peppers and burgers oh my and artist books too

A Creative Life, art techniques, artist book, books, functional art, handmade books, Kim Cooks Sue Draws, kitchen art, visual thinking

Chef Kim Mahan came to my studio for a visit and made some decisions about recipes. We are cooking with real butter now! Meaning major progress towards having a real live published cookbook has occurred.

It is an artist book. Which means it’s an unconventional cookbook. It’s not bound in the traditional sense. It’s artwork – that you can cook with. Part of the reason for not-binding this book is that as separate pages one can be placed under a refrigerator magnet while in use.

Also the Chef will be able to mix and match sets of recipes according to themes (yes, we already plan to do more illustrated recipes!).

Here’s an example of mix-and-match:

There’s a kitchen-skill being taught (“how to roast a pepper”) and then there’s a recipe that applies that skill.  (The “Please-ya Burger” recipe also uses the kitchen-skill “How to peel and roast garlic” that I’d illustrated and shared on my last blog post here.)

Incase enquiring minds want to know – here’s my general definition of what an “artist book” is:

Artists’ books are works of art that utilize the form of the book – a set of sequential “pages” that unfold/display in a way that utilizes time like a printed book does. The reader sets the pace of the viewing/reading. Artist books are intended as works of fine art they just happen to be “book-like” as that format helps convey the artist’s concept. Artist books are often published in small editions and they are sometimes produced as one-of-a-kind art objects. Often they are produced for a specific audience or purpose. Artists’ books utilize a wide range of forms, including scrolls, fold-outs, concertinas or loose items contained in a box, portfolio or envelope. Artist books are often intended for art gallery, library or collectors display.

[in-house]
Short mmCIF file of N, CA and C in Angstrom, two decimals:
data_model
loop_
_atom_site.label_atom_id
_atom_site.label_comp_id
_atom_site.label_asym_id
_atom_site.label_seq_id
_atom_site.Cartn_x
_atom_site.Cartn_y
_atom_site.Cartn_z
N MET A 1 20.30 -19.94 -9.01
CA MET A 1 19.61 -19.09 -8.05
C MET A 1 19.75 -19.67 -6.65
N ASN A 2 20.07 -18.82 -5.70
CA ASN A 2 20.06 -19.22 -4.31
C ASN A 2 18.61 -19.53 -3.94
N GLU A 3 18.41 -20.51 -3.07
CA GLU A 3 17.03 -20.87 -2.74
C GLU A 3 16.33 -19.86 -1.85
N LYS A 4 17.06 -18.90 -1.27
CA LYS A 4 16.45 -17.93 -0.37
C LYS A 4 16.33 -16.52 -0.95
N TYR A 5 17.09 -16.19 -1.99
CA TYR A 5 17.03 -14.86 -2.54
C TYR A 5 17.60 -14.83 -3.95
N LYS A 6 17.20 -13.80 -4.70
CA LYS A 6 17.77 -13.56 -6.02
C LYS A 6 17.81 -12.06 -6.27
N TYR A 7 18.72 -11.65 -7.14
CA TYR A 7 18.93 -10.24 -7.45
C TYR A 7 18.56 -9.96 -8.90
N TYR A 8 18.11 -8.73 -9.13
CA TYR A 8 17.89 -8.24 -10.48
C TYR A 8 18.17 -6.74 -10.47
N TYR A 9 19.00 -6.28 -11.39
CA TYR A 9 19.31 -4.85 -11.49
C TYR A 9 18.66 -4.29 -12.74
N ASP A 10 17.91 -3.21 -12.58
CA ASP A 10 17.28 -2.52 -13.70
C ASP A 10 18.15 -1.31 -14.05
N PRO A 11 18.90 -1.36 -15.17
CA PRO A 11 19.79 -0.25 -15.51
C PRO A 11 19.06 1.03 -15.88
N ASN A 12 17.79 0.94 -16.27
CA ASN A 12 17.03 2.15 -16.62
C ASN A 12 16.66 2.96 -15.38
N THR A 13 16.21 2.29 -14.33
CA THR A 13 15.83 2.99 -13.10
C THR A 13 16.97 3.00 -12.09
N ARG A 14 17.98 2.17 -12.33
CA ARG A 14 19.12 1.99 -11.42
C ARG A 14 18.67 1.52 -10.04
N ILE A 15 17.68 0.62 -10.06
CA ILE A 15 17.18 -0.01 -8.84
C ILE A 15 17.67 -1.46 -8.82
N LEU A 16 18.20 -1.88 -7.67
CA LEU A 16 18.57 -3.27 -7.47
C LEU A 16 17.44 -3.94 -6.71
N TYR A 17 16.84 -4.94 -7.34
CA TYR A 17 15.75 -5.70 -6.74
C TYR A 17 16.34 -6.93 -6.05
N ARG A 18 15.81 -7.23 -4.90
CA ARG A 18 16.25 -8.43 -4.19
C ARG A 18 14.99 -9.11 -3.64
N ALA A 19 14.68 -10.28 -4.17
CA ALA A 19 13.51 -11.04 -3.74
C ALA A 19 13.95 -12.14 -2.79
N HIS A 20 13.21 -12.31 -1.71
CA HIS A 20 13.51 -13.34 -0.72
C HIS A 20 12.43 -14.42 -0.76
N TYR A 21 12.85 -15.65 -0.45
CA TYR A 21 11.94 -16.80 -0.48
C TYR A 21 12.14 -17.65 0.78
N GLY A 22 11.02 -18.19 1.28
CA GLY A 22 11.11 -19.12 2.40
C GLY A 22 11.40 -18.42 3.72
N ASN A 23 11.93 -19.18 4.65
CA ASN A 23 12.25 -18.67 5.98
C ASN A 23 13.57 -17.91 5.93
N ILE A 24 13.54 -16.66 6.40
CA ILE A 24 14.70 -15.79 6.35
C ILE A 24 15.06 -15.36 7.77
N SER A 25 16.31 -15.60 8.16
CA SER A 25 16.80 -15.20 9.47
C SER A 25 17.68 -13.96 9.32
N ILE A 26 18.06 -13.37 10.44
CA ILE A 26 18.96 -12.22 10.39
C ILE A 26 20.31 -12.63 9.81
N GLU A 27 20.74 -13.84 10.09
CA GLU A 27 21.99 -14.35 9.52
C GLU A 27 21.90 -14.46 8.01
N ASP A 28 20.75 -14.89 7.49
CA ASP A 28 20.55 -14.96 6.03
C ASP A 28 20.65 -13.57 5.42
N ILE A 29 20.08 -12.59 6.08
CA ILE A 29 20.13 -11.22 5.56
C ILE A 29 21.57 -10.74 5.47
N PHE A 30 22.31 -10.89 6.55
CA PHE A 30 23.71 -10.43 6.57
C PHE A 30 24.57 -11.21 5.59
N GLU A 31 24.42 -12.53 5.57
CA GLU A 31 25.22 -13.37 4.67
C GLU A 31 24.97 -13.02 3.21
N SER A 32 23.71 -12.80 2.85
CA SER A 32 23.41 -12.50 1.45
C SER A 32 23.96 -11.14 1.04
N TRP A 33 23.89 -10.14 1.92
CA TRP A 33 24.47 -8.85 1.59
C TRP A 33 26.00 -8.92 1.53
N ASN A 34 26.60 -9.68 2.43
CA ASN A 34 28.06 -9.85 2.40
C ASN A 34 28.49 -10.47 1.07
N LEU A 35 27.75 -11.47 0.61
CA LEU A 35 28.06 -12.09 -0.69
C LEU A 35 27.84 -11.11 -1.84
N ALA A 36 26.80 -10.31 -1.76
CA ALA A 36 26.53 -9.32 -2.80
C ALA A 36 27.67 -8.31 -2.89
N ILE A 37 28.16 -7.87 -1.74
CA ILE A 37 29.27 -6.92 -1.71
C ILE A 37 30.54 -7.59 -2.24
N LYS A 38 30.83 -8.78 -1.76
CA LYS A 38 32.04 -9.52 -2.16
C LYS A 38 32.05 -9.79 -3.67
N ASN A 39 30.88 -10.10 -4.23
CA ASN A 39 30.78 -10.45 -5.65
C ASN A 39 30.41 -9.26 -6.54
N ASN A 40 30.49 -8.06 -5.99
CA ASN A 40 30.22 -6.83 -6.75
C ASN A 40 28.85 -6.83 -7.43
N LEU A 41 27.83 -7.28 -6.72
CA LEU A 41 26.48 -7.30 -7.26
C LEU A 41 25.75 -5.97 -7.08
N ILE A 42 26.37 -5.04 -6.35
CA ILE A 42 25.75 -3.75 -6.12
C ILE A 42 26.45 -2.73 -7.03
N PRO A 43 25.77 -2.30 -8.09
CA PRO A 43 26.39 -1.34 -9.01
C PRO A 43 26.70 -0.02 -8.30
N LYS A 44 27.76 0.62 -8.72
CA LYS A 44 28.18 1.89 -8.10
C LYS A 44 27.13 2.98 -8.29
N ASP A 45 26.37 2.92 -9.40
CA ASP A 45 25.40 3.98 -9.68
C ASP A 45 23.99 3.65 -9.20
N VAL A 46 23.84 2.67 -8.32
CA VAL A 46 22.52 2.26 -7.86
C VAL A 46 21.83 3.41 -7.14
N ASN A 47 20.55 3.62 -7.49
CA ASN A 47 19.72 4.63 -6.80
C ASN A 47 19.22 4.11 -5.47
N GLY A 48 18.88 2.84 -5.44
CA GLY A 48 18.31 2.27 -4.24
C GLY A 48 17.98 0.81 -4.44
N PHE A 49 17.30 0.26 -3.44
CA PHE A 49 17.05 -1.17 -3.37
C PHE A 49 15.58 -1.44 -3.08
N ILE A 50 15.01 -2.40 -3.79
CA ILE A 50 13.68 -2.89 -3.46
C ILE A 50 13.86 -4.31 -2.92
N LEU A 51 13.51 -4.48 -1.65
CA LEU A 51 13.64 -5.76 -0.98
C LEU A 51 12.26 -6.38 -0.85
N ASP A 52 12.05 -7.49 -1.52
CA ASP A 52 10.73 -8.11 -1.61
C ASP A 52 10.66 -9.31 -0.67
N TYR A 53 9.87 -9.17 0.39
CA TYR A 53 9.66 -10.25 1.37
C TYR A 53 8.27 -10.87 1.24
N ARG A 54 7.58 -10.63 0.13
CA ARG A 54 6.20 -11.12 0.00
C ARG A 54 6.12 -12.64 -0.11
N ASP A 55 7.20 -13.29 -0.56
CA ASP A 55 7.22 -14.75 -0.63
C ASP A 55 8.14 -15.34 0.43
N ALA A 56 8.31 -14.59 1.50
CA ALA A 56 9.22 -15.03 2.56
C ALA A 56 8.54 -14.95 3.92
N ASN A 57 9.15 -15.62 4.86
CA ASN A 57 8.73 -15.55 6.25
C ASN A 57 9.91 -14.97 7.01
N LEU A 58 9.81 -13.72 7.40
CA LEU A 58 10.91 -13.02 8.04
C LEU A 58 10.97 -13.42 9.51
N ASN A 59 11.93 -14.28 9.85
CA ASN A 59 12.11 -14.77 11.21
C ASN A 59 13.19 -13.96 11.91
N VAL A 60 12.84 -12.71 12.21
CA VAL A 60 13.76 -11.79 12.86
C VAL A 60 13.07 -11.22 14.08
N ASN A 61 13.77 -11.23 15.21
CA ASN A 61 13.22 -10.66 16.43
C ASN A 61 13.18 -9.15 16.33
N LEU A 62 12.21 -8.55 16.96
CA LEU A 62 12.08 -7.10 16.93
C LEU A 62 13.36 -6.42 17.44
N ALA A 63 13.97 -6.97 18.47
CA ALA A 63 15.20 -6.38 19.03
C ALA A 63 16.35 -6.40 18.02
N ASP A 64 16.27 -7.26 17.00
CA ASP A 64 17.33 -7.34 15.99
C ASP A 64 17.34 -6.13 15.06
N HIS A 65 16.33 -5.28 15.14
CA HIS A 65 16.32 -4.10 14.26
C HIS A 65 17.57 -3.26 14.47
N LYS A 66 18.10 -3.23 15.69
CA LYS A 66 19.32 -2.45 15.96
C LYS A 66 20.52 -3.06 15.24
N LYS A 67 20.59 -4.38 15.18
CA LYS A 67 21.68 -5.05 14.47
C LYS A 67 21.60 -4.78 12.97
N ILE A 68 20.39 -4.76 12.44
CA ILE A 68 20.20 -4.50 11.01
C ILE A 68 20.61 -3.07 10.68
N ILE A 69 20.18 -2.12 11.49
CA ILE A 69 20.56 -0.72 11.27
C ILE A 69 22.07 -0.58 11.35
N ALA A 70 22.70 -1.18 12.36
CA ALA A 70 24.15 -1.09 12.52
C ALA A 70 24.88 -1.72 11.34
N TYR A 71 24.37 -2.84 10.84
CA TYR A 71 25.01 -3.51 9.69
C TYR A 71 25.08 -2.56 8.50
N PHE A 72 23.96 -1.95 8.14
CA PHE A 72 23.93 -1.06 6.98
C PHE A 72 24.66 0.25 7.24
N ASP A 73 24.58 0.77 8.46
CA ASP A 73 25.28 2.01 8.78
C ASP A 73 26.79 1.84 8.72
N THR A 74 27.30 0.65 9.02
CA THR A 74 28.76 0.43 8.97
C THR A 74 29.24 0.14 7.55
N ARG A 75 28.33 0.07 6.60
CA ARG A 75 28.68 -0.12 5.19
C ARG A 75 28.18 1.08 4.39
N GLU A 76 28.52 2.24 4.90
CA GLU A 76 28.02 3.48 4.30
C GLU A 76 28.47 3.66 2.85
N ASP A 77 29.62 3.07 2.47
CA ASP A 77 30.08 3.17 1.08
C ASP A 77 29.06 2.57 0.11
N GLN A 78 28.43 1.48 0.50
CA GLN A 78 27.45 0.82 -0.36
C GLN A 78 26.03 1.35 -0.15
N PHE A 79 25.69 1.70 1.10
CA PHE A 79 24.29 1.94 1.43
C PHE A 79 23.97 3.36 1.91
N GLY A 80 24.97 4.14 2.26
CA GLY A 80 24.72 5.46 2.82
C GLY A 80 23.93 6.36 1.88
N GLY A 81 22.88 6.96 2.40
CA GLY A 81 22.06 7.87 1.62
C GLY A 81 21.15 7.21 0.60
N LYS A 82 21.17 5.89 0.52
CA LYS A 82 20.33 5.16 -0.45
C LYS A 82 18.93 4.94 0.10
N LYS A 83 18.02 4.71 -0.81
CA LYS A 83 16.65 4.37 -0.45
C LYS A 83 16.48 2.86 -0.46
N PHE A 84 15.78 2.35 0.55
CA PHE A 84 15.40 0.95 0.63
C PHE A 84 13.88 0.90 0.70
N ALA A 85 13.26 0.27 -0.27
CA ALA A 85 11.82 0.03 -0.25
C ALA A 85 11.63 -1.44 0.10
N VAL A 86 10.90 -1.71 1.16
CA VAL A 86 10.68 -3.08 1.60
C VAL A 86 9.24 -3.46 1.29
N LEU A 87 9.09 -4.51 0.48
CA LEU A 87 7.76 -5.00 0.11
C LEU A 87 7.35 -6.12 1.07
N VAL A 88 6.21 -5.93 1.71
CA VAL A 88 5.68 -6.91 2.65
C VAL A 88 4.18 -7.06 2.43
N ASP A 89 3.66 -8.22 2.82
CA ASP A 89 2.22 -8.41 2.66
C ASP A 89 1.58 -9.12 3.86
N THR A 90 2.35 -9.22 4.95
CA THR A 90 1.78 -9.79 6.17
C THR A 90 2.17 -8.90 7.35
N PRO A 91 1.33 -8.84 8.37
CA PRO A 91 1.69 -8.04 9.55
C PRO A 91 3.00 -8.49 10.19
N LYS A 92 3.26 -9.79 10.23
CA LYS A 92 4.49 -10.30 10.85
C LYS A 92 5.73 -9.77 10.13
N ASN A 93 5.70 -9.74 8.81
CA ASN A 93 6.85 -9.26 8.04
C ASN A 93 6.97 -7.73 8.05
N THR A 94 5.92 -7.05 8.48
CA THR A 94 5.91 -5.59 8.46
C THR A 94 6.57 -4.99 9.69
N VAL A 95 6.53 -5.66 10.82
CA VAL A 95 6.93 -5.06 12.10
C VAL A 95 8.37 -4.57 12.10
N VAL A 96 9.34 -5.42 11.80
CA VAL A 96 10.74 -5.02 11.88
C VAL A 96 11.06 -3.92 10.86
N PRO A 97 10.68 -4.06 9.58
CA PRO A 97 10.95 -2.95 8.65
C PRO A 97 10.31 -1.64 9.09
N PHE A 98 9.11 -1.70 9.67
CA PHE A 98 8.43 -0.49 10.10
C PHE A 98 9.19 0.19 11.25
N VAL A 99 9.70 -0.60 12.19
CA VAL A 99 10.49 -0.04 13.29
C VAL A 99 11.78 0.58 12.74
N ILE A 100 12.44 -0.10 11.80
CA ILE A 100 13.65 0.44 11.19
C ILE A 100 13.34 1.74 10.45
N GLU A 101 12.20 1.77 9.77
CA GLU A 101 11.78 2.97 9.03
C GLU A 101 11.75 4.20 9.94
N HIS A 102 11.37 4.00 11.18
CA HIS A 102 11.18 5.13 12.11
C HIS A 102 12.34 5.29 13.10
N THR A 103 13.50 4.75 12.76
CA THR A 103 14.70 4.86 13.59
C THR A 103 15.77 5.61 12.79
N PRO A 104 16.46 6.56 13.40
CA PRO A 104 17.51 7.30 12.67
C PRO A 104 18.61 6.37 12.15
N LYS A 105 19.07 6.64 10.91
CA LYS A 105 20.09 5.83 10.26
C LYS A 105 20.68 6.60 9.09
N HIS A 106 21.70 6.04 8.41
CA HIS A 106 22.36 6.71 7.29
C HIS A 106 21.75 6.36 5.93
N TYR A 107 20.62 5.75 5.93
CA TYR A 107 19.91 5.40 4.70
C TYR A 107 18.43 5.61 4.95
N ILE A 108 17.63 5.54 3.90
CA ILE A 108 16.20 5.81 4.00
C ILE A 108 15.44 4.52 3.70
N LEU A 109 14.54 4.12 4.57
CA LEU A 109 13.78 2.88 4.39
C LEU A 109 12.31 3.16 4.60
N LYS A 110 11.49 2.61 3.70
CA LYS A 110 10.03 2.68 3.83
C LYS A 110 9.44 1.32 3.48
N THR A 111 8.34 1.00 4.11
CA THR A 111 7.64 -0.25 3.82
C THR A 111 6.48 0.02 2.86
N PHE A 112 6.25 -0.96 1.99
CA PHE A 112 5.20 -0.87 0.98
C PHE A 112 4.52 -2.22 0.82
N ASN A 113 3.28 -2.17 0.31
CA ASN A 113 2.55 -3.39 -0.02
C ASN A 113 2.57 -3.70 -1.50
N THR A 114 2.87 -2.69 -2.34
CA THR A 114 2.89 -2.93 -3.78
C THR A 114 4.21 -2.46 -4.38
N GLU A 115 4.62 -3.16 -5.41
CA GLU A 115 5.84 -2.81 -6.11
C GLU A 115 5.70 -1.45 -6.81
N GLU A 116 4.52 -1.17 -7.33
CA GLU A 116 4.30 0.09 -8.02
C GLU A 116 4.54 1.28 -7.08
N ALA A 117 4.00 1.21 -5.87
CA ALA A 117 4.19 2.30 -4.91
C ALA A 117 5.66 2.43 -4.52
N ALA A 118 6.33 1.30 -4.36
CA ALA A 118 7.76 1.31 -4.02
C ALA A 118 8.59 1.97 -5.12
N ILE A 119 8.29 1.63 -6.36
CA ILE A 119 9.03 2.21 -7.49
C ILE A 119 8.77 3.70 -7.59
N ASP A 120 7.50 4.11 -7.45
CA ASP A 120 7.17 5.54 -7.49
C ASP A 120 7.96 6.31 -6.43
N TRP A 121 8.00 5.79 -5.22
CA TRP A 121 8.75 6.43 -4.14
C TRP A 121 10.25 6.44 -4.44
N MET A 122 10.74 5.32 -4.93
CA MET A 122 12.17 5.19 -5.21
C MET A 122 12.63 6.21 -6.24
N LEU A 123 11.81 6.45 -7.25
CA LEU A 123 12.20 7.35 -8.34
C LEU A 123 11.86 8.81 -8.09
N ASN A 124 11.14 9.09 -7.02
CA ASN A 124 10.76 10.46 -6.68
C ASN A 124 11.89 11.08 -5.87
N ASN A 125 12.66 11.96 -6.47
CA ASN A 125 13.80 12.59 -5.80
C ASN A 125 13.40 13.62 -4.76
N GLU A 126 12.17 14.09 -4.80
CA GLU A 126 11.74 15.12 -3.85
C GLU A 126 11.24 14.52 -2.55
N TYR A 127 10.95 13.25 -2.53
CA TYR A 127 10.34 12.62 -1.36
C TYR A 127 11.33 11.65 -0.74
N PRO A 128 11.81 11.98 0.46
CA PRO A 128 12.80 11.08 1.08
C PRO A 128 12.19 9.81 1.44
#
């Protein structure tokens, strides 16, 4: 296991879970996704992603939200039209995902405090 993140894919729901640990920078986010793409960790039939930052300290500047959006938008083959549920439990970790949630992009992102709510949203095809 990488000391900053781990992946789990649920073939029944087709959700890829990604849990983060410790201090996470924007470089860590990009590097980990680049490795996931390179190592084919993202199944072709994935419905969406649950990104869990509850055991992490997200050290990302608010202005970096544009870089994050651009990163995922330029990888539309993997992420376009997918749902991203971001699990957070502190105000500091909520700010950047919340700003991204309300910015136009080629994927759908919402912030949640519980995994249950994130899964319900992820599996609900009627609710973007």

With that definition you can begin to see, I’m sure, the “artist book” aspects of this cookbook project with Chef Mahan.  The slight difference between the artist book definition above and this project is that this artist-book-cookbook will also be practical. You can use it to make dinner.

More about this project here and here.

 

art of onions chopped

A Creative Life, Art Licensing, art techniques, artistic inspirations, commonplace book, drawing as thinking, food for thought, illustration, Not-So-Sketchy-Food, sketchbook, sketchbook suppers, visual story, words and pictures

I finished the artwork I was working on in my last blog post! https://sueclancy.com/2017/04/06/art-of-the-onion/ and then I applied the illustration to some things… a framed print, greeting cards and other items you can find here: https://society6.com/sueclancy

how-to-cut-an-onion-framed-prints

https://society6.com/sueclancy

loving dead feminists

A Creative Life, art exhibit, art gallery, art techniques, artist book, artistic inspirations, Authors, books, graphic narrative, visual story, words and pictures

Recently I took some of my artist books to the 23 Sandy Gallery in Portland Oregon. While I was there I saw the “Dead Feminists” exhibit by Jessica Spring and Chandler O’Leary.  I’m talking exquisite hand drawn lettering, illustrations and printmaking employed as a way of celebrating women!  And this exhibit also exists in a book titled Dead Feminists: Historical Heroines in Living Color published by Sasquatch Books.

Naturally I bought a copy.

deadfeminists72

My copy of Dead Feminists – you can get your own here: http://www.deadfeminists.com/

The book – which you can purchase via their website  http://www.deadfeminists.com/ and probably by book-sellers where-ever – is a wonderful nesting, interlocking set of artistic ideas.  There’s the historical stuff about women (those dead feminists) who have done exceptional work towards advancing women’s rights. There’s the stuff about how artist’s Spring and Chandler worked to create the lettering, illustrations and the print production. Then there’s the stuff about what non-profit organizations (often women’s orgs) benefited from the sales of Spring and Chandler’s artwork.

It’s a beautiful depiction of how an artist (and a woman in whatever profession) can do her best work and benefit her community both immediately and in the future.

The book is a powerful reminder that we are each an essential contributor to life as we know it – or hope to know it.

Thank you Jessica Spring and Chandler O’Leary for your wonderful work! And thank you 23 Sandy Gallery for sharing it!

Now that I’ve finished reading this book I’ll go fetch my socks from where-ever they went when they were blown off.